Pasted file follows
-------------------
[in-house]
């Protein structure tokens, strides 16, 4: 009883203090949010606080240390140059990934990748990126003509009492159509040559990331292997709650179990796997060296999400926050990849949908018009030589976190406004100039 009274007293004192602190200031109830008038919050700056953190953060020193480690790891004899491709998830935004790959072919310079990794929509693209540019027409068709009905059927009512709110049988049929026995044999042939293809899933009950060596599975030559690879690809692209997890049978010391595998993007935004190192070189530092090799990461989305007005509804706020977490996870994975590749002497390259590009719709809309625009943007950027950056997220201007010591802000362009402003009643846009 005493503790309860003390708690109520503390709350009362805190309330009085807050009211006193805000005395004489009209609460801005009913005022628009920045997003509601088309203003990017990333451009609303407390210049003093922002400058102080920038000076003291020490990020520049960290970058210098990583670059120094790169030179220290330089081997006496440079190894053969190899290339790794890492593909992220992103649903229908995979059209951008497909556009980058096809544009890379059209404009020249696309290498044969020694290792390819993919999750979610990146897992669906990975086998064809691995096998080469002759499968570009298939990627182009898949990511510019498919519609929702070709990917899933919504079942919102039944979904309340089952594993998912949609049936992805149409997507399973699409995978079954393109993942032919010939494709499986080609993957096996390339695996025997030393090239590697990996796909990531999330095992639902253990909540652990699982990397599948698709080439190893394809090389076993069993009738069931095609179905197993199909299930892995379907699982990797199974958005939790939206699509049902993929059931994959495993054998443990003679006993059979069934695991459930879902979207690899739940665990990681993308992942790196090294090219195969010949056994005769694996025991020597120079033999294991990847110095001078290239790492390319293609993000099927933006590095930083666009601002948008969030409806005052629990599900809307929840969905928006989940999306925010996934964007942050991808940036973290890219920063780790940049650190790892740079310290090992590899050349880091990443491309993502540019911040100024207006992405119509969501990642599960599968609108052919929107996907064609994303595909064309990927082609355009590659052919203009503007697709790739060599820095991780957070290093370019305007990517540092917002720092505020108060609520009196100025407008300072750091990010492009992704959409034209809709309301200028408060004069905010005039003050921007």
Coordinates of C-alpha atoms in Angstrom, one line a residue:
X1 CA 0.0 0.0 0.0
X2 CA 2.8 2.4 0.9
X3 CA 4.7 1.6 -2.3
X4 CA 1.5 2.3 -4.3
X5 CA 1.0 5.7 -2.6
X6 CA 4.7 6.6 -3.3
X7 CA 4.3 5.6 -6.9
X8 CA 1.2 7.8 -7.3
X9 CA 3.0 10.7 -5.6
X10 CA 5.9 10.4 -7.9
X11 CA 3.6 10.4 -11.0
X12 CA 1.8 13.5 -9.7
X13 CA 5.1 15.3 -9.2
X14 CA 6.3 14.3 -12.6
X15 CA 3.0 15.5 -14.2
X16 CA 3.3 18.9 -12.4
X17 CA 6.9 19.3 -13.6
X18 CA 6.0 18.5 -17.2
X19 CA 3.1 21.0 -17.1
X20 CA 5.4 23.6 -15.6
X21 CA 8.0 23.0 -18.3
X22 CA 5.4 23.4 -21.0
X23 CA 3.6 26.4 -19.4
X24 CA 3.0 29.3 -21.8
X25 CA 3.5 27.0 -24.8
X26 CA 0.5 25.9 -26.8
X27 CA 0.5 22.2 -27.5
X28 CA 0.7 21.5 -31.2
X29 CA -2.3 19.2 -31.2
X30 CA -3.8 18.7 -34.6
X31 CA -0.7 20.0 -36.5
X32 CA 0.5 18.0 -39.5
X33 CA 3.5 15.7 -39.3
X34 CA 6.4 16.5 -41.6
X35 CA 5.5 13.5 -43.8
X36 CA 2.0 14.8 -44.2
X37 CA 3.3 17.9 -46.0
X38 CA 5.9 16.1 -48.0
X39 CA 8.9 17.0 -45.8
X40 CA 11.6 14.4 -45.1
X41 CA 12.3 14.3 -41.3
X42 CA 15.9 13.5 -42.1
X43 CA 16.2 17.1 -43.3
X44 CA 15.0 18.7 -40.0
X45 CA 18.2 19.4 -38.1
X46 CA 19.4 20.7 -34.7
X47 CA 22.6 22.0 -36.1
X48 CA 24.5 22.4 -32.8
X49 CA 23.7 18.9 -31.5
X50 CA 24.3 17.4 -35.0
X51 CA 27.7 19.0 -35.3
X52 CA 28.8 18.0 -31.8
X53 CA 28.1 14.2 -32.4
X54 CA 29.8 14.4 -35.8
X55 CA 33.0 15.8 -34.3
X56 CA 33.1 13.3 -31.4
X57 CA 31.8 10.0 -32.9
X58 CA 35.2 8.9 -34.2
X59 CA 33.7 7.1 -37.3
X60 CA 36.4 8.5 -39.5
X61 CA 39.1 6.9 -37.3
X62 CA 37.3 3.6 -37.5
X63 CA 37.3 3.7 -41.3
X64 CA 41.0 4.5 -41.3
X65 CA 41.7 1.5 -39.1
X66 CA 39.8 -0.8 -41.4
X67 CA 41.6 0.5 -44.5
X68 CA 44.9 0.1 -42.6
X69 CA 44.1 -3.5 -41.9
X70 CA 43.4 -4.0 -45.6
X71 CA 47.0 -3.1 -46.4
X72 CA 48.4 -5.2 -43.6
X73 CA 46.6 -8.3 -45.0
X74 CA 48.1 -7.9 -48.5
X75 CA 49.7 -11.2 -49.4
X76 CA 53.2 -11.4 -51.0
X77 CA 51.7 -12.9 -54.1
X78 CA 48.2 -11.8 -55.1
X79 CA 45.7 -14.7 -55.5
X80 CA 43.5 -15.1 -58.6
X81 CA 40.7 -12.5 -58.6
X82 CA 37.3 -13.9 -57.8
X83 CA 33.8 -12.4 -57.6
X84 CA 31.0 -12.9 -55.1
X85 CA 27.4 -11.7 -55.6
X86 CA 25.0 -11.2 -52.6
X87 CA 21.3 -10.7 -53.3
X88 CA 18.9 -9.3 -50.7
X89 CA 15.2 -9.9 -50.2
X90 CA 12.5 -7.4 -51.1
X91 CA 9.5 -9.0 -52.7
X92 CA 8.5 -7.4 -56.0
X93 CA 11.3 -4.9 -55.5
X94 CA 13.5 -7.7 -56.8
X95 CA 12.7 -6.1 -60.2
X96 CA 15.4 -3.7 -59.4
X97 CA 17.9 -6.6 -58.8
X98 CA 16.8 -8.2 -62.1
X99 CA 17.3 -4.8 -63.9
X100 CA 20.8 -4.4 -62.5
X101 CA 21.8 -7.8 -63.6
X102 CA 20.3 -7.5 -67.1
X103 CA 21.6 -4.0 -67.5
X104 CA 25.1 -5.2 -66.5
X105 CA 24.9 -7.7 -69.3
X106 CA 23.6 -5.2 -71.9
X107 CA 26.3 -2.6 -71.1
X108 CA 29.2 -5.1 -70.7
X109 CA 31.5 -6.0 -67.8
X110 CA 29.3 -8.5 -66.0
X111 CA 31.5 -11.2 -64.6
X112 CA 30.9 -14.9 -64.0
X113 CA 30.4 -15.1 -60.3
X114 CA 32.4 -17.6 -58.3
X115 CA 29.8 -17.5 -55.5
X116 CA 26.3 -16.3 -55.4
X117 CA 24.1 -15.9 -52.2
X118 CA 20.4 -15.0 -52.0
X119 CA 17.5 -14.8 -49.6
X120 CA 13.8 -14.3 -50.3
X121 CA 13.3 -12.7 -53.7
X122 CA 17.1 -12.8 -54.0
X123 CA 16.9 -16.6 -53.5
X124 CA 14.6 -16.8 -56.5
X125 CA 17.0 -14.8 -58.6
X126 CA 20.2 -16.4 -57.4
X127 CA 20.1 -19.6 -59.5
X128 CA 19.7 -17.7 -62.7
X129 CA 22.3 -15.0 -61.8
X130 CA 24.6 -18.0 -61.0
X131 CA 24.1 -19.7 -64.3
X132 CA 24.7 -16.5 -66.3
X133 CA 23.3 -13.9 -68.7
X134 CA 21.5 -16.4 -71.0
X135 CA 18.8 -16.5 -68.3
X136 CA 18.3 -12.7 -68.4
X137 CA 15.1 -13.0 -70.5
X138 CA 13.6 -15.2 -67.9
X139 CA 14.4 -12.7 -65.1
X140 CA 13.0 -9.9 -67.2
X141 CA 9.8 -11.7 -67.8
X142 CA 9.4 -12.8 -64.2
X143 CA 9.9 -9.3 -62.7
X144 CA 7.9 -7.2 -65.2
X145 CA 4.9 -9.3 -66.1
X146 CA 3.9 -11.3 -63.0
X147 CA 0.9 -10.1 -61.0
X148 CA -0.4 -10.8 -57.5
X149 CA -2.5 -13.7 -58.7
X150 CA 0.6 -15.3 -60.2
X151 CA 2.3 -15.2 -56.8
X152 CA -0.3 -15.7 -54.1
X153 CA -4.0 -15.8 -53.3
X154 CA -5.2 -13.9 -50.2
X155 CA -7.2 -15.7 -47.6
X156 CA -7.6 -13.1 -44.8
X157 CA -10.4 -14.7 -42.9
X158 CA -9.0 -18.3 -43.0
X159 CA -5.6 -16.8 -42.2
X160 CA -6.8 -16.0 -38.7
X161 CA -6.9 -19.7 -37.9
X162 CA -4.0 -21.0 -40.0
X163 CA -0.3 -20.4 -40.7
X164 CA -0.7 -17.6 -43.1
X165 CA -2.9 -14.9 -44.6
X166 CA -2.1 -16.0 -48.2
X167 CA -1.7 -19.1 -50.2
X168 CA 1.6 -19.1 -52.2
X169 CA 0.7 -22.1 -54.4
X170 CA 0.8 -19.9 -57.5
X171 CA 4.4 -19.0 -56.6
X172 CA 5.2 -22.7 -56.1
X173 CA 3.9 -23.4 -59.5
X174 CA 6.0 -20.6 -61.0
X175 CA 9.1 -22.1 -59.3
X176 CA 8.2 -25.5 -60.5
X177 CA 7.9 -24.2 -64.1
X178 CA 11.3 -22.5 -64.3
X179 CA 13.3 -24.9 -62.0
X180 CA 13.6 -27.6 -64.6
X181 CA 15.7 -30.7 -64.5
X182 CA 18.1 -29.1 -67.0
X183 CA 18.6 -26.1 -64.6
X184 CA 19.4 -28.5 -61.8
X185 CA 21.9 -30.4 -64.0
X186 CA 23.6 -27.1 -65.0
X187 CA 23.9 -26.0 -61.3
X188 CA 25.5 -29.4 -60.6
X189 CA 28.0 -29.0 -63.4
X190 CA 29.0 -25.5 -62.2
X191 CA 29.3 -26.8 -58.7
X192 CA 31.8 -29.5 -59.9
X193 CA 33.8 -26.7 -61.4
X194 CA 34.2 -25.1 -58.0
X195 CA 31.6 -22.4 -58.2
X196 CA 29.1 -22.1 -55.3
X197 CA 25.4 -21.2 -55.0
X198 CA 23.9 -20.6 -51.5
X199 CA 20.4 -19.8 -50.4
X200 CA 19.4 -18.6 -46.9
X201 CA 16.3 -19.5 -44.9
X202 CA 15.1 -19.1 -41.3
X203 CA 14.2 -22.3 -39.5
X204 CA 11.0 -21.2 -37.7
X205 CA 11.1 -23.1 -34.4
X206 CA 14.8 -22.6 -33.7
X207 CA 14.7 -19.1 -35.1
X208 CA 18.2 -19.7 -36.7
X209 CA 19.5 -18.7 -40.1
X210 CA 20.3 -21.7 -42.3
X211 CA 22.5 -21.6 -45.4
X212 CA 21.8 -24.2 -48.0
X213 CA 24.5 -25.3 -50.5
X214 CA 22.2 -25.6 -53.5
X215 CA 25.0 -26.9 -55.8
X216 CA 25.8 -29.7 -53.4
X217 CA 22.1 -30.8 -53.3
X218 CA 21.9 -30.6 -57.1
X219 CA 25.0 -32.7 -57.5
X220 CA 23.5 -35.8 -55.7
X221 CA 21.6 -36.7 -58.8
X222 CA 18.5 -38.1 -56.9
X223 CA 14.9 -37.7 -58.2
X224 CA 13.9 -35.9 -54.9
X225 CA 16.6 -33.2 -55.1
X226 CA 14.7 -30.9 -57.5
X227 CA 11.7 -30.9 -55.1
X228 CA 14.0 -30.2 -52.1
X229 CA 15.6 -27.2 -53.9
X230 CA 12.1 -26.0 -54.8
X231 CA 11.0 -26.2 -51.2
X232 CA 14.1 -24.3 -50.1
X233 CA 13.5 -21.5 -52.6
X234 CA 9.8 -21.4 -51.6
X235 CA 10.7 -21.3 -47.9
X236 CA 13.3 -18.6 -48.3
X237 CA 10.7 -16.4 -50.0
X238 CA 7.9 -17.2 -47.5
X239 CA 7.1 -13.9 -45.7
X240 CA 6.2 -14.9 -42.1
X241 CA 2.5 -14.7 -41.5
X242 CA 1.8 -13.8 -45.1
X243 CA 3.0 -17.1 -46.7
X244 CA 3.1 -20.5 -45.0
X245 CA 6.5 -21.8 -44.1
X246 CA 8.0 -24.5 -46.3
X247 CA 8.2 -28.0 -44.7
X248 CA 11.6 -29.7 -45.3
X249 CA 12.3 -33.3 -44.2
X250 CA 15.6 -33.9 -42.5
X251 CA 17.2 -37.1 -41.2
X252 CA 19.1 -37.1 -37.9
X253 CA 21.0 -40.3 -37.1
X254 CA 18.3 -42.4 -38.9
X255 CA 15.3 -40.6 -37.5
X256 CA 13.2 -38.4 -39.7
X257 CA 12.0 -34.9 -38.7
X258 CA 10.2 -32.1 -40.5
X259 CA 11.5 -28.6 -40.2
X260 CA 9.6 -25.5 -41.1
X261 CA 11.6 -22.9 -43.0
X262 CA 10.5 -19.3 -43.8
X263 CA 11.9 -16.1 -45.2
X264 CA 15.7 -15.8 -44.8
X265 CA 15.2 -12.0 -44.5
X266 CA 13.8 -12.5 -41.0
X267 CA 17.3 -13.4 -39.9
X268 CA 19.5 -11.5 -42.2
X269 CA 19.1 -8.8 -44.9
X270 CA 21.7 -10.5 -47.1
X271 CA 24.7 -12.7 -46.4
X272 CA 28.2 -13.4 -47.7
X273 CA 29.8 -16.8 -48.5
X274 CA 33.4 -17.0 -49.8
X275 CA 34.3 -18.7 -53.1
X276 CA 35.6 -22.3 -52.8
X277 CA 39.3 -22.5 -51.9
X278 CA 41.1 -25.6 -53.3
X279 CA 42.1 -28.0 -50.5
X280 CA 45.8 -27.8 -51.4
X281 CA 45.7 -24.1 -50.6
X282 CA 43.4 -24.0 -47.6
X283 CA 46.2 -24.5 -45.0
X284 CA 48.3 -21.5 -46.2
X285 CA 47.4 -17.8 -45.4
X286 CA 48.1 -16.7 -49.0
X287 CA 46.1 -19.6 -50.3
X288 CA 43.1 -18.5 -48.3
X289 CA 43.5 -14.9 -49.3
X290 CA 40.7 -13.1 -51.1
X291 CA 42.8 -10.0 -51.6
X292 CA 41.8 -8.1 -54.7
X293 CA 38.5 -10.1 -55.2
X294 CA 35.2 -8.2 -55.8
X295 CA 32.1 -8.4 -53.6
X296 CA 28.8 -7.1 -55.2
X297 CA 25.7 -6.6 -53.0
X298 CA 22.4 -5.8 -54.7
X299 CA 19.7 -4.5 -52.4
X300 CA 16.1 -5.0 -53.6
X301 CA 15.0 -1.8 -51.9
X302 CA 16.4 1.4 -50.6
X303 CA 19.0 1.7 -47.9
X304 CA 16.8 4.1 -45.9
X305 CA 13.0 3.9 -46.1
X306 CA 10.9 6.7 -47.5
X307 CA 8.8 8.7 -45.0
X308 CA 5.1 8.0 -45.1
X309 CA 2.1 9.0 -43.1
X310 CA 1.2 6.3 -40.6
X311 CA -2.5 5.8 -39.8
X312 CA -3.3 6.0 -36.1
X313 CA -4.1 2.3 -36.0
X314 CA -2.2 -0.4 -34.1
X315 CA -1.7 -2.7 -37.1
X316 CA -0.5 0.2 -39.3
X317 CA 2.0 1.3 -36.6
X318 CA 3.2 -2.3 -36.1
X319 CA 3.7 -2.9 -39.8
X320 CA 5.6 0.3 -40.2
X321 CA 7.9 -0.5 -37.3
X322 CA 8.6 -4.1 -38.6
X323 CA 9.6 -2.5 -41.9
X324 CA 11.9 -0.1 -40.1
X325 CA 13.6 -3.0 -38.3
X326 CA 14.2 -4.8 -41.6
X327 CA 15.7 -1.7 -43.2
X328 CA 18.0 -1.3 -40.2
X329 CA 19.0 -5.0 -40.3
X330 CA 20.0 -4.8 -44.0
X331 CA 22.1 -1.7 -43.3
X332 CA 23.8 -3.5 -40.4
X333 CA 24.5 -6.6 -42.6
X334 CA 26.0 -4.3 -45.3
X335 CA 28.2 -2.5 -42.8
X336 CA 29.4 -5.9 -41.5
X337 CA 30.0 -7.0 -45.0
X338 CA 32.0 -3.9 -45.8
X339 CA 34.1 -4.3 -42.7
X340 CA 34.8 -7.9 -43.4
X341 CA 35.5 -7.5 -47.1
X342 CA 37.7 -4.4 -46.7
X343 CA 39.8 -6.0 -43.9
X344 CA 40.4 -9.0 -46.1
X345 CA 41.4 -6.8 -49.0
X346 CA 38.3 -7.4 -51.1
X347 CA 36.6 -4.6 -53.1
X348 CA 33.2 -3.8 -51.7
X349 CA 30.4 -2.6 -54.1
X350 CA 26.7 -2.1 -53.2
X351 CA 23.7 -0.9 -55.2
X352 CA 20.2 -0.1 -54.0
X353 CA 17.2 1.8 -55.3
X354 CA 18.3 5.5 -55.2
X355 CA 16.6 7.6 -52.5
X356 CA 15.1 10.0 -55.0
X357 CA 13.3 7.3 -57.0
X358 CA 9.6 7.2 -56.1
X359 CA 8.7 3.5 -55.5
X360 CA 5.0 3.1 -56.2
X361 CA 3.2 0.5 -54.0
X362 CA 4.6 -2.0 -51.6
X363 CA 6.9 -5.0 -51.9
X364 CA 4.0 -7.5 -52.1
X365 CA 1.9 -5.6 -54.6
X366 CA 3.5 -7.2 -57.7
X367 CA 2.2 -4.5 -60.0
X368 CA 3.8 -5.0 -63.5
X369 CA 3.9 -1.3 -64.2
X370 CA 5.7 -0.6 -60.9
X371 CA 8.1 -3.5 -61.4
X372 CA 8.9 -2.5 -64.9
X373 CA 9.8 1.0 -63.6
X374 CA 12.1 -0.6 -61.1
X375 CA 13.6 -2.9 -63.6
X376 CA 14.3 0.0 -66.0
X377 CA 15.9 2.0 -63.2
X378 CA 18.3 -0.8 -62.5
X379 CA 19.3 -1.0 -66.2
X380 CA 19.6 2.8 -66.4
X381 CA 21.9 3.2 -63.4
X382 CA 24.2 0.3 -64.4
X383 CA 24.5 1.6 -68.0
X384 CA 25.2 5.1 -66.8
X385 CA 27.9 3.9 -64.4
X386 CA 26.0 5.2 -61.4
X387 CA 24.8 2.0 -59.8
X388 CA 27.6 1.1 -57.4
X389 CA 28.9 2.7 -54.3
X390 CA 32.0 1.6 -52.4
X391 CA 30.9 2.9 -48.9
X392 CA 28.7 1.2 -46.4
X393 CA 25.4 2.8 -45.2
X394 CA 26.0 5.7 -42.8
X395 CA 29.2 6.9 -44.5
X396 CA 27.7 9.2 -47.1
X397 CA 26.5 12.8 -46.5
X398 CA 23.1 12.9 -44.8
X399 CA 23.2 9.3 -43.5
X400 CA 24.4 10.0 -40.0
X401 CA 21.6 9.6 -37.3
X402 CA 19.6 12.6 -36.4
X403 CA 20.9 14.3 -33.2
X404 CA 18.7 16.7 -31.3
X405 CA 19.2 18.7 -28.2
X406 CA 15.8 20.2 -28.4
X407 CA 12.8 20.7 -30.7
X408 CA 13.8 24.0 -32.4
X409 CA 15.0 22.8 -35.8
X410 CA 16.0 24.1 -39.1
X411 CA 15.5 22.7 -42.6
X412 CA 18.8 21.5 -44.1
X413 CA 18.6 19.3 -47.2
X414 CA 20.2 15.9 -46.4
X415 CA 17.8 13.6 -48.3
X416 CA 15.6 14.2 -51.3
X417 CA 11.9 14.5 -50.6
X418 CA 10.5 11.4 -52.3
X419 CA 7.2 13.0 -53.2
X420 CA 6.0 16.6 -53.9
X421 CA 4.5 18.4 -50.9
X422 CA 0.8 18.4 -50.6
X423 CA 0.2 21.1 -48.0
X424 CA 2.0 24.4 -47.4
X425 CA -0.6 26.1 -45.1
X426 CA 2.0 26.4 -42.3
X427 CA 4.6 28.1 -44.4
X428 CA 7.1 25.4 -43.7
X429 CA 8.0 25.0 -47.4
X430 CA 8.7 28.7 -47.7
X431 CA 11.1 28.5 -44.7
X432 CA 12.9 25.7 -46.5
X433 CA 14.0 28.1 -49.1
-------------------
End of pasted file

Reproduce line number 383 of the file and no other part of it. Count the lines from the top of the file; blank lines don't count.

X380 CA 19.6 2.8 -66.4